It’s not easy being green, or is it

Photo by Global Landscapes Forum/CC by 2.0

Article by Monishaa Suresh

“It’s not easy being green,” sings Kermit, the beloved puppet frog. In this day and age, “being green” takes on a whole new meaning as we continue the fight against global warming. David Livingston, an associate fellow in Carnegie’s Energy and Climate Program said that he thought of the old Muppets song when he was planning the panel for “Addressing Climate Change Through Innovation.” However, he remarked at the event that “It’s not only easy to be green in the 21st century, it is imperative, to stay relevant.” Coinciding with the European Union’s Climate Diplomacy Week, the Delegation of the European Union to the United States of America, and the Carnegie Endowment for International Peace teamed up to host the event, a panel discussion on current trend in innovation and economically sound decarbonization efforts across key sectors.

David O’Sullivan, ambassador and the head of the European Union delegation to the United States explained that both the European Union and the Carnegie Endowment were created with the purpose of eliminating war. However, both are now looking at a war rather different from what they had originally envisioned, “a more profound battle between humanity and our planet.” While he regretted the United State’s exit from the Paris agreement, he expressed hope, citing the Agreement as having used a common agenda to put an end to the division between the developing and developed worlds. His hopeful words regarding the potential for a more low-carbon economy opened the way for the panel to go into more detail about specifics in making such an economy a reality.

The panel itself was moderated by Manish Bapna, the executive vice president and managing director of the World Resources Institute. The panel comprised of Jon Chase, vice president for public affairs at Vestas Wind Systems; Lisa Hagerman, director of programs at DBL partners; Jessico Nigro, manager for outreach and innovation policy at Daimler; Jigar Shah, co-founder of Generate Capital; and Charlie Mayer, director of strategy at Oracle Utilities.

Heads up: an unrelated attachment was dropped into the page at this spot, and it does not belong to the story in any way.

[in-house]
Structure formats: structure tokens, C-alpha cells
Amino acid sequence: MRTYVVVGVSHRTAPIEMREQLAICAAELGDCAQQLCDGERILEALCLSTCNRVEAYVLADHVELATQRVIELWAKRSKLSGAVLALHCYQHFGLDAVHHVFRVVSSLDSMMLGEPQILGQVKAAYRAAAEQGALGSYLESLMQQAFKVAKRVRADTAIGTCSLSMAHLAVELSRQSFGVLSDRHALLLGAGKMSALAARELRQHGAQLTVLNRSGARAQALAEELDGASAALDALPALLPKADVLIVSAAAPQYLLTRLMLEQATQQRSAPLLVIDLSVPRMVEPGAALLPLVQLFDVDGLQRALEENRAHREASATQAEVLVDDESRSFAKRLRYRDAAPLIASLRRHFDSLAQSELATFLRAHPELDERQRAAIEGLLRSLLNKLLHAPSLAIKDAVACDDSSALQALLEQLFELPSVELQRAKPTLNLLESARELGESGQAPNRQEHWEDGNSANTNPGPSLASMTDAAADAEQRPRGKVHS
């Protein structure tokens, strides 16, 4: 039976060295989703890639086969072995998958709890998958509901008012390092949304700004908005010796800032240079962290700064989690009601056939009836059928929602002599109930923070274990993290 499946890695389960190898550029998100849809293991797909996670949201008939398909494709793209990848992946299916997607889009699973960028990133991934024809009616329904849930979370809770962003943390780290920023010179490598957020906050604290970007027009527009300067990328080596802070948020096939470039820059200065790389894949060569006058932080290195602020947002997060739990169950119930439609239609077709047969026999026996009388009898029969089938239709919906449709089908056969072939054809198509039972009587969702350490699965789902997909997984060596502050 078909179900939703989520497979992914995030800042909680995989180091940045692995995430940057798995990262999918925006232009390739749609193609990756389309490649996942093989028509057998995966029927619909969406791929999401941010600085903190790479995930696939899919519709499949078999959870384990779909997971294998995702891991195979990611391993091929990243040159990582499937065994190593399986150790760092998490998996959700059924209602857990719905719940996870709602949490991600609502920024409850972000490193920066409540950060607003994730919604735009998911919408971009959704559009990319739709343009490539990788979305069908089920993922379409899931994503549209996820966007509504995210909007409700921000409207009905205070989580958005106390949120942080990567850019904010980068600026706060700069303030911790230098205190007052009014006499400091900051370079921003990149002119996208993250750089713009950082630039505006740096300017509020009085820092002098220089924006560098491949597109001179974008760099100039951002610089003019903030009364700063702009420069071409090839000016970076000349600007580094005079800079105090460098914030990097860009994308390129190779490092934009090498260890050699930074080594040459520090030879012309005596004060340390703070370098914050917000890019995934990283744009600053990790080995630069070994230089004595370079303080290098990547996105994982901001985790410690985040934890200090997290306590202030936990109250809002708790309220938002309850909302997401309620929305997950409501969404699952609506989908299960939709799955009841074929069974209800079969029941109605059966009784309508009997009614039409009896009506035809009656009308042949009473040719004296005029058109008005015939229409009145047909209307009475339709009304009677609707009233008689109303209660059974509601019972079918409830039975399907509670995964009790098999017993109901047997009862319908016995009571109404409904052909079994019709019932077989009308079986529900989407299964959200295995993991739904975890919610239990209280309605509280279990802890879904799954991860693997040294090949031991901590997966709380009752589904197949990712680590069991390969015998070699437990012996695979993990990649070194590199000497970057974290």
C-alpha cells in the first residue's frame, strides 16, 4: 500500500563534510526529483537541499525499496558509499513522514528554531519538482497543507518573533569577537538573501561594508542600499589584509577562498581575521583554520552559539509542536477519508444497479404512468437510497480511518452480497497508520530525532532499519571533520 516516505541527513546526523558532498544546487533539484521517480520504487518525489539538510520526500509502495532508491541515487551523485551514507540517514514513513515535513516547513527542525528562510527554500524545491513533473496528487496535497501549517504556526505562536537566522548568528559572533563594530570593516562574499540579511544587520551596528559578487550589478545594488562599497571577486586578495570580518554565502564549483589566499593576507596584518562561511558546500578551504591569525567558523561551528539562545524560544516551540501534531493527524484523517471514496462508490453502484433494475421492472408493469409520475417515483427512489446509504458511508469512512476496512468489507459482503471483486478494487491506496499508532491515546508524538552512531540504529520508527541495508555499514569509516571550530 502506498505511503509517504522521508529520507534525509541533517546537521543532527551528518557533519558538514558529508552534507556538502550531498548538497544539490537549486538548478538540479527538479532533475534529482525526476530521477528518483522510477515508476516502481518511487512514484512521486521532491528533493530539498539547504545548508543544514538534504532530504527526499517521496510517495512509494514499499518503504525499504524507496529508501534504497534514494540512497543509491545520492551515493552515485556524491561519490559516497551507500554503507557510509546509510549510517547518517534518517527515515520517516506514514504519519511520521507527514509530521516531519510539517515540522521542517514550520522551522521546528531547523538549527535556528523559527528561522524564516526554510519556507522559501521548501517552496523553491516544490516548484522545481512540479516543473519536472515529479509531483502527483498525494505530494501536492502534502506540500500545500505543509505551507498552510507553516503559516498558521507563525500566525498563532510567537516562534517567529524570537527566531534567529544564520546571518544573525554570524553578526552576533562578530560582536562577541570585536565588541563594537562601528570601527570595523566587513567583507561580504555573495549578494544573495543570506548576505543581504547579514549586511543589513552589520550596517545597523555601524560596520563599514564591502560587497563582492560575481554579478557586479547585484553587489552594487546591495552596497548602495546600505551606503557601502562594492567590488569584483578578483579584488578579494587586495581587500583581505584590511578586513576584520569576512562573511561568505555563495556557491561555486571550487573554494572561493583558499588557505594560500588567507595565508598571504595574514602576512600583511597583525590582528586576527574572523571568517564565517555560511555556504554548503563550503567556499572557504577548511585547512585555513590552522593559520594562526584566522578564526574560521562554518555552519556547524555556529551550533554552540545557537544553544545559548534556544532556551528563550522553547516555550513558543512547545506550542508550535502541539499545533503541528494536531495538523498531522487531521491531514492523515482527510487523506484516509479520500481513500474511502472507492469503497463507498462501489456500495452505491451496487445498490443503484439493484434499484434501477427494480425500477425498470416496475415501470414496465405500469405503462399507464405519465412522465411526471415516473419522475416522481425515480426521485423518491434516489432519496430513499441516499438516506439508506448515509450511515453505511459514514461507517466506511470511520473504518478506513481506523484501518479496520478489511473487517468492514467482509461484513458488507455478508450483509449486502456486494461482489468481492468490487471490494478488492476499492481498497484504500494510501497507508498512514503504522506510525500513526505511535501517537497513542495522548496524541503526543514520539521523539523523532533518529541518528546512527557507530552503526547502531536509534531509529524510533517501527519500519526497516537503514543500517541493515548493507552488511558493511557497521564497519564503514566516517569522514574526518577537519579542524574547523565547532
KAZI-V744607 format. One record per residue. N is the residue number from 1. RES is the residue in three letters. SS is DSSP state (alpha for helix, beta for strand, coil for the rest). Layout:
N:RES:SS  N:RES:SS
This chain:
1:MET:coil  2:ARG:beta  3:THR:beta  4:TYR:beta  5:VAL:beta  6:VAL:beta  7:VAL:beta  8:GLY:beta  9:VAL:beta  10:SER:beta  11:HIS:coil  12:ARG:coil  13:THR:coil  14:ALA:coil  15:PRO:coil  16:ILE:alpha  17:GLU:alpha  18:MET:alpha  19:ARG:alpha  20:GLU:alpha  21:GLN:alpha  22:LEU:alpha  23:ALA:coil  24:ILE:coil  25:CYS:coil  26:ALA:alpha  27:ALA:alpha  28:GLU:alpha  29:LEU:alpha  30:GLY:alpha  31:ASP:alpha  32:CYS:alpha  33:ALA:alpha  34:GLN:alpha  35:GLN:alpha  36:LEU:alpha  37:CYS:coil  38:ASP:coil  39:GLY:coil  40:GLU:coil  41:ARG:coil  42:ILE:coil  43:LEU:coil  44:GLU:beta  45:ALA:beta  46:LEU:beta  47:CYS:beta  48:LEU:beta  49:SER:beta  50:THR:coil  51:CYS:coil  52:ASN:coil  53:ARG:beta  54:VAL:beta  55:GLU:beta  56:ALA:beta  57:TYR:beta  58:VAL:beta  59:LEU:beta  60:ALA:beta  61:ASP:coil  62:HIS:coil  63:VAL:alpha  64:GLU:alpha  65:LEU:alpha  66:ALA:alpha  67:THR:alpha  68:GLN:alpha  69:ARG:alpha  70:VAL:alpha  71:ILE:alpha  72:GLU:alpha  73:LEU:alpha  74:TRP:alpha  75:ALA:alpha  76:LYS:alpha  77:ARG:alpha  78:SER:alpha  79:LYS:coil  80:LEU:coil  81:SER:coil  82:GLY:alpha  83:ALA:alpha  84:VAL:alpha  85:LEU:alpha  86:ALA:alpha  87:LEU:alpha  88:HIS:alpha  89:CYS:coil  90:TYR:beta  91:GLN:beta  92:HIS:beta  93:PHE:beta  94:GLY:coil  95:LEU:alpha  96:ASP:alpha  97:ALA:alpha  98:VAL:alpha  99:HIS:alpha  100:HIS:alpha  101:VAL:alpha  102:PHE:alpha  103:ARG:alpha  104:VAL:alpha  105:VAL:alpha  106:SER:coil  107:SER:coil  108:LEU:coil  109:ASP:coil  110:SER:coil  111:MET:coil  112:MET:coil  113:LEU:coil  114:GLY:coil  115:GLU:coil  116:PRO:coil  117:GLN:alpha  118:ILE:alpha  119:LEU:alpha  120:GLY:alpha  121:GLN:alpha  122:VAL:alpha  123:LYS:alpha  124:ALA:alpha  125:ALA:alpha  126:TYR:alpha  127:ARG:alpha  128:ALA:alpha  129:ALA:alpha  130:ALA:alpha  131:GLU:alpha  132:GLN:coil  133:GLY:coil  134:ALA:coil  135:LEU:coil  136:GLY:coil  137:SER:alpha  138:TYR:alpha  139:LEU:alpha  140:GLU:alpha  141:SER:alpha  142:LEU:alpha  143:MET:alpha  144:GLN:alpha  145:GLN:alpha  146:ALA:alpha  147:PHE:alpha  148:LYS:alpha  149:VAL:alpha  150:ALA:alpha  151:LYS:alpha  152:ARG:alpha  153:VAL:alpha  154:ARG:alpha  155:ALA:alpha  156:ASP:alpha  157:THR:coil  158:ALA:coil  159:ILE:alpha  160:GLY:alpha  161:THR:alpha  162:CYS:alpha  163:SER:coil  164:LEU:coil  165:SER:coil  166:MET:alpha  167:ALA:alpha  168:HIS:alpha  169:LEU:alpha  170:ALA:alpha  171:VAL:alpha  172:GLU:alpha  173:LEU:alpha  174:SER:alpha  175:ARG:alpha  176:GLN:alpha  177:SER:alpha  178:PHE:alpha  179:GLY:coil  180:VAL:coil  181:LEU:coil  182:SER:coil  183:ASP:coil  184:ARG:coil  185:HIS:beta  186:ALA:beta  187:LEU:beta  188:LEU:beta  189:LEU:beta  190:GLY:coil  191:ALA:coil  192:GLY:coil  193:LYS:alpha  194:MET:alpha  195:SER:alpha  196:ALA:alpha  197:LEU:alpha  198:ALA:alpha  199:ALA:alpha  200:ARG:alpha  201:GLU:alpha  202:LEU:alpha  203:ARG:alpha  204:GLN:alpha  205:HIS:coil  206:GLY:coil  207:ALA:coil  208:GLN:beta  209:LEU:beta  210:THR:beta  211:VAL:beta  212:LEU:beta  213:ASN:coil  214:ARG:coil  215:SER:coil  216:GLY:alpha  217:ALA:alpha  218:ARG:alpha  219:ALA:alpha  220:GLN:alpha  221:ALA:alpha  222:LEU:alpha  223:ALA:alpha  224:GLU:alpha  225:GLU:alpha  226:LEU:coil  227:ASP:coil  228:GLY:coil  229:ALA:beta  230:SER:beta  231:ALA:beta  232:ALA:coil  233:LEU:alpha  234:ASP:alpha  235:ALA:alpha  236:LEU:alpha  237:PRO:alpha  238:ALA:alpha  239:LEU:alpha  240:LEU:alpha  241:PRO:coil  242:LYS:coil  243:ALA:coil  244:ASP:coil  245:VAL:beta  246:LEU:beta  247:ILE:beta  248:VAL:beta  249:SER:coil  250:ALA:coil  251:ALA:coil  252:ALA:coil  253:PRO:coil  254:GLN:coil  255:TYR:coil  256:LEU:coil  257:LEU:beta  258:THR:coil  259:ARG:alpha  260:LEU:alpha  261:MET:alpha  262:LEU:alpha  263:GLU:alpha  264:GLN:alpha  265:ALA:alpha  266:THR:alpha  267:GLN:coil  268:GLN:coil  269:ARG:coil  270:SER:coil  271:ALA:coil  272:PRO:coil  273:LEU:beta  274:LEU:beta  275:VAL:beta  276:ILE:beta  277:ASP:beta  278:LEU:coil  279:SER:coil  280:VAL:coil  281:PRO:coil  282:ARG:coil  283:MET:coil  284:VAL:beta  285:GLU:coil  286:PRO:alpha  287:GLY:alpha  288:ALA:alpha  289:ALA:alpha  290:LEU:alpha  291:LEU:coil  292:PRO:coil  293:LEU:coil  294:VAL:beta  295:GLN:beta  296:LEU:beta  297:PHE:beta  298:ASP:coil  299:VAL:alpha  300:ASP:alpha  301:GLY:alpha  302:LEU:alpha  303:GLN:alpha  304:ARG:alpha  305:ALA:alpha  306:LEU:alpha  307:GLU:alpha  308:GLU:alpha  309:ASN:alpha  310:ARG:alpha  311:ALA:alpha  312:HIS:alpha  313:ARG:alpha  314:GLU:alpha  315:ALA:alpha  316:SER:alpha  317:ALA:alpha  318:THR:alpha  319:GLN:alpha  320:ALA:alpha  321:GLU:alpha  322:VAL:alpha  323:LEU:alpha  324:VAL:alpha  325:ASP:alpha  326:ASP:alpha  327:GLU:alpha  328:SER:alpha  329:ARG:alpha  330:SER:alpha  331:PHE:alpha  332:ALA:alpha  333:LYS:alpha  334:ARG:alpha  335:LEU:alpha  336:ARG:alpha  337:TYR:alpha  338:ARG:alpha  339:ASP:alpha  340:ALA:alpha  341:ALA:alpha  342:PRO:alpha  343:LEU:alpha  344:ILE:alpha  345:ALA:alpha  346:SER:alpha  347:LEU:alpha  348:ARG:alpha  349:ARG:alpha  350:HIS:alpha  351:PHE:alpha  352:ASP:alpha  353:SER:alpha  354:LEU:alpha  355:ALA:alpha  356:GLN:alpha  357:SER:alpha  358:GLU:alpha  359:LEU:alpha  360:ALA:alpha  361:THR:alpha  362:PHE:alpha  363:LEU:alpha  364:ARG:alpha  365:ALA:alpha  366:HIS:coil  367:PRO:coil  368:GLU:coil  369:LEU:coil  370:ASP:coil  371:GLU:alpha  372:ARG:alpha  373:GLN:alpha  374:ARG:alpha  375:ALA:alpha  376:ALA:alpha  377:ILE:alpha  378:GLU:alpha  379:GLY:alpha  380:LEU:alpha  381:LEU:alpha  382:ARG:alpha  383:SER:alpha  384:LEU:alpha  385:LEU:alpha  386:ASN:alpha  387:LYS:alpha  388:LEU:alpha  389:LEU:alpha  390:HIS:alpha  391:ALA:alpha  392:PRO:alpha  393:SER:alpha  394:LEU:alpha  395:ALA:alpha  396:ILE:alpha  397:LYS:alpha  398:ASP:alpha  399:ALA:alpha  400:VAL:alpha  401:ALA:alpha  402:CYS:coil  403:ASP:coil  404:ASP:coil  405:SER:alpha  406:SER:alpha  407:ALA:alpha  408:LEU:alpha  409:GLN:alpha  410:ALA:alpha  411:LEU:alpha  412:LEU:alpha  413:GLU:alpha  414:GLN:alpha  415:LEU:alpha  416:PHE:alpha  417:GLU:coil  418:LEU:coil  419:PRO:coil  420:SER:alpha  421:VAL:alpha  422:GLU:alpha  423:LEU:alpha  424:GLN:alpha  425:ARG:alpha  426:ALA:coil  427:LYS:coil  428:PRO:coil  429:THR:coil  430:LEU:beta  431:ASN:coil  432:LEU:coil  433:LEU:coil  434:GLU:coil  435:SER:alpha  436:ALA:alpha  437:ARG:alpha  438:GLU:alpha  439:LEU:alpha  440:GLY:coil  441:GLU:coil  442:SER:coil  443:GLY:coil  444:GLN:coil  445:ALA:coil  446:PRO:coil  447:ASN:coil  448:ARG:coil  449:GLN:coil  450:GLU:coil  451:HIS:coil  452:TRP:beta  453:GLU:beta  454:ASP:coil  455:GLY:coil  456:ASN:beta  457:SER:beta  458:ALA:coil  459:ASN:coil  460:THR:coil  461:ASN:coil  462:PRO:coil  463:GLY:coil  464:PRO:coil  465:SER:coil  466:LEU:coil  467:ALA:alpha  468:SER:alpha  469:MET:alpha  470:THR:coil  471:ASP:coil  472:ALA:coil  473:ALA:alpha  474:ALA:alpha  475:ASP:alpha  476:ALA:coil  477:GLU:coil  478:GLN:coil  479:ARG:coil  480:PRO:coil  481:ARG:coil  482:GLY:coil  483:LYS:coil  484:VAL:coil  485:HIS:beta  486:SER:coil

At the beginning of the event, the audience was asked if we thought we were on track to achieve our sustainability goals as a country given recent policy and government action. While the majority of people believed that we aren’t on track, in the following time, the panel provided beacons of hope on various levels in the fight against climate change.

One of the biggest points made involved the role of government and public policy in the fight against climate change. The panelists all agreed that while the United States has left the Paris agreement and climate change seems to have taken a backseat at the federal level and regardless of the current federal conversation regarding climate change, government leadership is more important than ever. While Americans have risen to the occasion at the state, corporate and individual levels, it is important to have uniform regulation across the board which can only happen with the federal government’s cooperation. As Mayer remarked, the purpose of a federal bureaucracy is to lead us when dealing with a global problem. So if effectively designed and implemented, federal policy can in fact play a crucial role in keeping the nation on track to meet sustainability goals.

Overall, the panelists seemed hopeful for the future when asked about their vision for 2030. Around the world in different ways, progress is being made. Whether it be solar power, electric vehicles, or even carbon taxation, the ideas are there and technology exists and is being refined as we speak. It is only a matter of making these larger scale ideas a reality through support and enthusiasm from those affected.

The keynote speaker, Kristalina Georgieva, CEO of the World Bank group spoke regarding the economic value of going green. She spoke of the World Bank’s work in spreading renewable energy around the world, saying that some of the best work they’ve done is helping to start what is now a billion dollar solar power industry in China as well as an investment in India for Solar energy. She continued to say her proudest funding is bringing new solution to more destitute countries, citing regions in central Africa where they are committed to providing electricity through solar power. Having worked as the director of environment for a while and being involved in the process of increasing renewable energy, she emphasized it was up to everyone to do their part. Georgieva concluded by telling the audience that she had recently made the decision to give up her beloved old car to switch to a Tesla, saying “We all bear responsibility. As much a we love old habits, we ought to find it in ourselves to kiss them goodbye”

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